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East and West cultures in composition
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For Chinese-American composer Chen Yi, bringing traditional Chinese music to the world has been her dream since she was a teenager and is now an integral part of her life-long music career.

Chen Yi in rehearsal with Swiss conductor Charles Dutoit. [Global Times]
Chen Yi in rehearsal with Swiss conductor Charles Dutoit. [Global Times]

Born in Guangzhou and internationally renowned for her unique compositions, 57-year-old Chen has had her work performed throughout the world by leading international ensembles such as the American Composers Orchestra, Austrian Radio Symphony Orchestra, BBC Philharmonic and China National Symphony.

Chen was the first woman to receive a master's degree in composition in China and is now a member of the American Academy of Arts and Sciences.

"I always believed that I could express my deepest thoughts rooted in my own culture to an international audience. Music is universal and we should use that as a bridge to improve understanding," Chen told the Global Times while in Beijing last week.

She was invited to speak at the 29th International Society for Music Education World Conference, which brought over 7,000 music professionals from over 90 countries to the capital. Chen's speech "My music journey to the world" attracted 3,000 attendees despite several concurrent events being held at the China National Convention Center as part of the conference.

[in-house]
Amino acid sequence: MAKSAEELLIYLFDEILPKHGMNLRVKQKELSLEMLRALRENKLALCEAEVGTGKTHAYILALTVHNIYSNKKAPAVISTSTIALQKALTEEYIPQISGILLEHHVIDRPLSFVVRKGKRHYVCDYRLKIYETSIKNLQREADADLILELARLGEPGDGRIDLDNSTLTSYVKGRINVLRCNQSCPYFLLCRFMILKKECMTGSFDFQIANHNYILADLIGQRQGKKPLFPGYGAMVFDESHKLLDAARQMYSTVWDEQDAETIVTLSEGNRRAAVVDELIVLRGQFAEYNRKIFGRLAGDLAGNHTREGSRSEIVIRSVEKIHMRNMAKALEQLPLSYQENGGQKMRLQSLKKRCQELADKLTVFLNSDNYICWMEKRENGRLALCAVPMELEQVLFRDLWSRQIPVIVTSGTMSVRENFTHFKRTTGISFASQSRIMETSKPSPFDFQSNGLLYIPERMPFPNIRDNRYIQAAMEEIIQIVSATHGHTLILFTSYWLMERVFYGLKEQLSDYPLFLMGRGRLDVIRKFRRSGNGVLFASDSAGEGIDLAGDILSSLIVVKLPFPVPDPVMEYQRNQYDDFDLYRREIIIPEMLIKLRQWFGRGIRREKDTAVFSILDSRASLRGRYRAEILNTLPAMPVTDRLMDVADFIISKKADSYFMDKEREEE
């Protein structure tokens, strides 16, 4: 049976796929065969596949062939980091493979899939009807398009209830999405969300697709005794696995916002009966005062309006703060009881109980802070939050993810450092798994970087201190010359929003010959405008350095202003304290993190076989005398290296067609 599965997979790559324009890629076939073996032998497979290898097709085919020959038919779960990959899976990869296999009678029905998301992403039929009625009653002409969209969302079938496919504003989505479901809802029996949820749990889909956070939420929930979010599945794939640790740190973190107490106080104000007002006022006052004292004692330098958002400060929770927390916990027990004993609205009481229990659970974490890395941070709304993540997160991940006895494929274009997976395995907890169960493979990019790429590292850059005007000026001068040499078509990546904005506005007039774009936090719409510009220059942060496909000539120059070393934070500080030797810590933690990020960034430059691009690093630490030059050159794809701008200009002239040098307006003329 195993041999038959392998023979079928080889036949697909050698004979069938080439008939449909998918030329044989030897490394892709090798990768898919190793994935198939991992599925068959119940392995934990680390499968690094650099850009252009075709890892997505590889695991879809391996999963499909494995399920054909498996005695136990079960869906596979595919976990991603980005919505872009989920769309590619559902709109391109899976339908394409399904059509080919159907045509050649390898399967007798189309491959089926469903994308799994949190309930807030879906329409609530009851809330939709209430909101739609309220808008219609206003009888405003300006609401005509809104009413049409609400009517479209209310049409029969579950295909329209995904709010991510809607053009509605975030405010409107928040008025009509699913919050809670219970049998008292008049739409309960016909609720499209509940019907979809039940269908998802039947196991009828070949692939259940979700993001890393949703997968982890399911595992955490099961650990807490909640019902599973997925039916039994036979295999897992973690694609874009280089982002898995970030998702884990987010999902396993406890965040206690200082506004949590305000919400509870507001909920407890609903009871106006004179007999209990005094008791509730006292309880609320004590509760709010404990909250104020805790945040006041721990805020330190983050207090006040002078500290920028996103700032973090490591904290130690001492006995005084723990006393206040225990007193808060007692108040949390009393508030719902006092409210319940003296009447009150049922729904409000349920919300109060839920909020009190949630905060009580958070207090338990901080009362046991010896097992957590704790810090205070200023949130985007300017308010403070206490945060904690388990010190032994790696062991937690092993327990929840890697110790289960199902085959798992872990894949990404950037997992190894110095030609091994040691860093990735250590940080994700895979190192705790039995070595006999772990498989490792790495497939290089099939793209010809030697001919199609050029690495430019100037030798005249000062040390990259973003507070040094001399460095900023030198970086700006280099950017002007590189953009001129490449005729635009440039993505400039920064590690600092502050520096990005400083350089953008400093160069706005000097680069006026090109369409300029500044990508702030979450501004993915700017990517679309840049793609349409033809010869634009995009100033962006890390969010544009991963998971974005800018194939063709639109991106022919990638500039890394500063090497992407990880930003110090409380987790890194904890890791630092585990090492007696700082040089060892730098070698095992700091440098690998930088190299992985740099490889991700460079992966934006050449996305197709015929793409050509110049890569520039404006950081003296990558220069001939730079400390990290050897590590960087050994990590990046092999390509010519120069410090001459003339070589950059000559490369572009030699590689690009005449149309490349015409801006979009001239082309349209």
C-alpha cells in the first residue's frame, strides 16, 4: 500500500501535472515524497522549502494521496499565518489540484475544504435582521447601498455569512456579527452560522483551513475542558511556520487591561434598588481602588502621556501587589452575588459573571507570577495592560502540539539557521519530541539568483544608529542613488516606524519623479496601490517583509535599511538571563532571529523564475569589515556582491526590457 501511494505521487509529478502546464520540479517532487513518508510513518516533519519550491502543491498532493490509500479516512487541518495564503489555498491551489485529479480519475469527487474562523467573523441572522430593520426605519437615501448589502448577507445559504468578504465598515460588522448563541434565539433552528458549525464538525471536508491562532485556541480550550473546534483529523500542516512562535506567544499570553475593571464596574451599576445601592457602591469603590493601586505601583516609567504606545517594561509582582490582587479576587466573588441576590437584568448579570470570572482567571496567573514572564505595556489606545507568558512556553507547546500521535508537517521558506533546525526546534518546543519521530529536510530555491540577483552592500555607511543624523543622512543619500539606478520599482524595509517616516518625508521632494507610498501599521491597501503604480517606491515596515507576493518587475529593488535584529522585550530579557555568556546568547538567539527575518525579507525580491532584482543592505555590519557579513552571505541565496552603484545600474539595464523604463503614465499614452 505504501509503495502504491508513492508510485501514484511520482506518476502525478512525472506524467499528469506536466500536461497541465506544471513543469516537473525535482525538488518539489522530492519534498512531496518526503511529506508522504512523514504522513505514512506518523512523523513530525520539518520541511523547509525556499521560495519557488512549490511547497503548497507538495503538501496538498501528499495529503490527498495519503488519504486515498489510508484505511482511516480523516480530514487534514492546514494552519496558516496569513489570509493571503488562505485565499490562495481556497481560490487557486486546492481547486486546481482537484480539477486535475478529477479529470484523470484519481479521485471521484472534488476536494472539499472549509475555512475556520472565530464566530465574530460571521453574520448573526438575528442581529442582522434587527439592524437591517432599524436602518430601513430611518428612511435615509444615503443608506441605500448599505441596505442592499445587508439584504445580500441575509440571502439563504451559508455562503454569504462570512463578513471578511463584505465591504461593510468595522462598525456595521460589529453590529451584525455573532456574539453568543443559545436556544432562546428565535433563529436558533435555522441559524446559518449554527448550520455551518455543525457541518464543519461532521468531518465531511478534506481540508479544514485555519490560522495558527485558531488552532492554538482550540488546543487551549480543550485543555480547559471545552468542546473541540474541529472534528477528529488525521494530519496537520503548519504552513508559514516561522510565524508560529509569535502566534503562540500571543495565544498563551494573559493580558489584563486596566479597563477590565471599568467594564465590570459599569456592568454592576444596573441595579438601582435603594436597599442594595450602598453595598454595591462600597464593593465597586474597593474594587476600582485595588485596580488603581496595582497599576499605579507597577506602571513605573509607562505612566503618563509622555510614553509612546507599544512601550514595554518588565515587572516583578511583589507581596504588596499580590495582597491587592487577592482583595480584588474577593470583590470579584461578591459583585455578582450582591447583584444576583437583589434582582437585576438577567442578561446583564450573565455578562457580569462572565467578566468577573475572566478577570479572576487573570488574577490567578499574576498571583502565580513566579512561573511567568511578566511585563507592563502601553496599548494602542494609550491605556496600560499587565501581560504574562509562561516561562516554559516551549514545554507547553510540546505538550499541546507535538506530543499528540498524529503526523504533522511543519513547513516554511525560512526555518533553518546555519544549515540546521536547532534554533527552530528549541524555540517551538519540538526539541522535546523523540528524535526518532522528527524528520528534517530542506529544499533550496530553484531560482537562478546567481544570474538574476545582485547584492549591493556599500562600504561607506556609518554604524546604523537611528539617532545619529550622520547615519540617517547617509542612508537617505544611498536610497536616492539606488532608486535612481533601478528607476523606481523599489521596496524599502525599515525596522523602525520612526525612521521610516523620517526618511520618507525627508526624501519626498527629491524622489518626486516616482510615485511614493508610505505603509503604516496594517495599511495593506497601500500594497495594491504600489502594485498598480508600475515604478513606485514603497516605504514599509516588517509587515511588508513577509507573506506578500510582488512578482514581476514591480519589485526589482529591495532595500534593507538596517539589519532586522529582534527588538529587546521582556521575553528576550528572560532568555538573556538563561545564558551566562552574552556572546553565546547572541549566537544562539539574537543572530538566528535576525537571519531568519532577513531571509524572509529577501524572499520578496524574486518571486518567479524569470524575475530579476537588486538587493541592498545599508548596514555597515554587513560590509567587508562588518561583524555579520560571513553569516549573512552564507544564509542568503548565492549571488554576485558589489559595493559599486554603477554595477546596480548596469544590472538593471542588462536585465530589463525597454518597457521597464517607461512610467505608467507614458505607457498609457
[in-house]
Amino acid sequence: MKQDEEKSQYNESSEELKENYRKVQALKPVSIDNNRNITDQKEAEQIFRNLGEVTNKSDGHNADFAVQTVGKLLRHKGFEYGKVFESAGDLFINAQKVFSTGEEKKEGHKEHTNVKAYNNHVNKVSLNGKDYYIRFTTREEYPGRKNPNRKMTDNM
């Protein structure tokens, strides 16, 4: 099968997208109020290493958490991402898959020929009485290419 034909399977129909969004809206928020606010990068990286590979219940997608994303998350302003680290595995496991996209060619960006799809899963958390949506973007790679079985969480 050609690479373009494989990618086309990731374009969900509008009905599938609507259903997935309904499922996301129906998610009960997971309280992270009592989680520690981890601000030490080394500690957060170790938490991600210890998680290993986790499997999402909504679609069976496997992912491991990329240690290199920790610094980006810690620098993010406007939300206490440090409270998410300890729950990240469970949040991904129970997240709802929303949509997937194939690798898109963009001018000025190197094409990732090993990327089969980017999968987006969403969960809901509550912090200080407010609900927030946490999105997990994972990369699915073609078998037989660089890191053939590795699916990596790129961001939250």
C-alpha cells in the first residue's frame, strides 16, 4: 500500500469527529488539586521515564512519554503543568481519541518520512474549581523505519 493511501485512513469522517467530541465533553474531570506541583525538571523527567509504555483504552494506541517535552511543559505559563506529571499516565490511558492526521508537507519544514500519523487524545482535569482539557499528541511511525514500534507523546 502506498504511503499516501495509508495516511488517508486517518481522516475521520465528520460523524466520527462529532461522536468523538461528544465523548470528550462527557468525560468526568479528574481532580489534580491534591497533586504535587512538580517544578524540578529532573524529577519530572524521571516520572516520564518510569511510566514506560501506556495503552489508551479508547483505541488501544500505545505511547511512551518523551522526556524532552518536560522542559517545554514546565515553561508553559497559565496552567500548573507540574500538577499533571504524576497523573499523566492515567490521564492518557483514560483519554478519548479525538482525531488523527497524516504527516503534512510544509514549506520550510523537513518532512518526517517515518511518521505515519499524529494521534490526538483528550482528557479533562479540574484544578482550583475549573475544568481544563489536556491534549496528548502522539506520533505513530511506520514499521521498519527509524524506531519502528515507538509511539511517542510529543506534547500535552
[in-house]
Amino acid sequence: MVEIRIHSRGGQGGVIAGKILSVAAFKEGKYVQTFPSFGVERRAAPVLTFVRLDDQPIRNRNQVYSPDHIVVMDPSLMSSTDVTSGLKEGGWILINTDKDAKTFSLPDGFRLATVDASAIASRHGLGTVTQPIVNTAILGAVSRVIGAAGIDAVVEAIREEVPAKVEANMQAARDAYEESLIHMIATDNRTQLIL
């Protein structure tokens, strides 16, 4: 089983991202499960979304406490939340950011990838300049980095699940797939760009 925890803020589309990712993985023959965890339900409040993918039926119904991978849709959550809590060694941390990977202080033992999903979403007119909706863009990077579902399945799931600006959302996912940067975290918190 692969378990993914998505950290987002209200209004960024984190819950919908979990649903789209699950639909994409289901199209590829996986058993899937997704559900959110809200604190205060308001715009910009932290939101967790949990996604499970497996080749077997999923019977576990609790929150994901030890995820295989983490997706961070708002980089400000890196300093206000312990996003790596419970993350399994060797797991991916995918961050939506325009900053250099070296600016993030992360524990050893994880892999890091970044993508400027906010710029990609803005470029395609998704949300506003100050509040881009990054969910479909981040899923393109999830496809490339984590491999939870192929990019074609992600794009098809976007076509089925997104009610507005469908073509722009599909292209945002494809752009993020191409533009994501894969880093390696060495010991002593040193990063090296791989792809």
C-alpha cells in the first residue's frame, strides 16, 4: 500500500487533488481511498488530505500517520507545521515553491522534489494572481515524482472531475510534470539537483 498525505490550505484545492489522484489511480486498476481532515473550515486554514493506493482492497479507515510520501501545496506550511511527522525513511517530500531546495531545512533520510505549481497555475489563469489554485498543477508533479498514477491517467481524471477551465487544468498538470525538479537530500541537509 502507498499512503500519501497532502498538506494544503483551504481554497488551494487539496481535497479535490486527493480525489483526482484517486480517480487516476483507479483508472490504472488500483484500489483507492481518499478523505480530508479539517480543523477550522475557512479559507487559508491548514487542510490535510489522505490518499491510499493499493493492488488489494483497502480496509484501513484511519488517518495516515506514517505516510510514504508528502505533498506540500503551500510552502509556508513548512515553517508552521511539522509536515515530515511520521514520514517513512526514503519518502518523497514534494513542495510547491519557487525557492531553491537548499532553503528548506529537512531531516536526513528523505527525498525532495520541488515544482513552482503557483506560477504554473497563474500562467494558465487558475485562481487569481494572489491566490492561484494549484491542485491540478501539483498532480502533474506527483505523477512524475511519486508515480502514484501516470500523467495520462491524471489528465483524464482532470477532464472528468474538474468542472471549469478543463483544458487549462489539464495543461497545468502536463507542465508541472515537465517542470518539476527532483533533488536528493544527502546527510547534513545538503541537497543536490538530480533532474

"Her music is fantastic and a perfect combination of East and West," Gunnar Heiling from the conference's organizing committee and who personally invited Chen to be a keynote speaker, told the Global Times.

During her speech, Chen shared many of the ideas at the heart of her compositions, such as writing chamber music for Chinese-language songs and imitating the sound of traditional Chinese instruments like the guqin and pipa with Western musical instruments.

Chen's 90-minute presentation was well received, with many attendees remaining behind to meet her.

"I love Ms Chen's music because it is passionate; it is from the heart and it is harmony," said Canadian music teacher Aleksandra Hoek, who also elbowed through the crowd for Chen's autograph. "It is a bridge between traditions and it speaks to all of us."

Chen explained that most of the elements and inspiration in her compositions come from Chinese music, which she then applies to an international format. "I write according to the rules of Western orchestral music, so when they perform the song, the audience can understand the music and imagine the image behind it," she said.

Chen added that Chinese music has several unique sounds, such as the glissandi and grace note, which are not commonly found in Western classical music. "But if one can imitate its flavor, charm and articulation, they can give Western instruments a brand-new voice."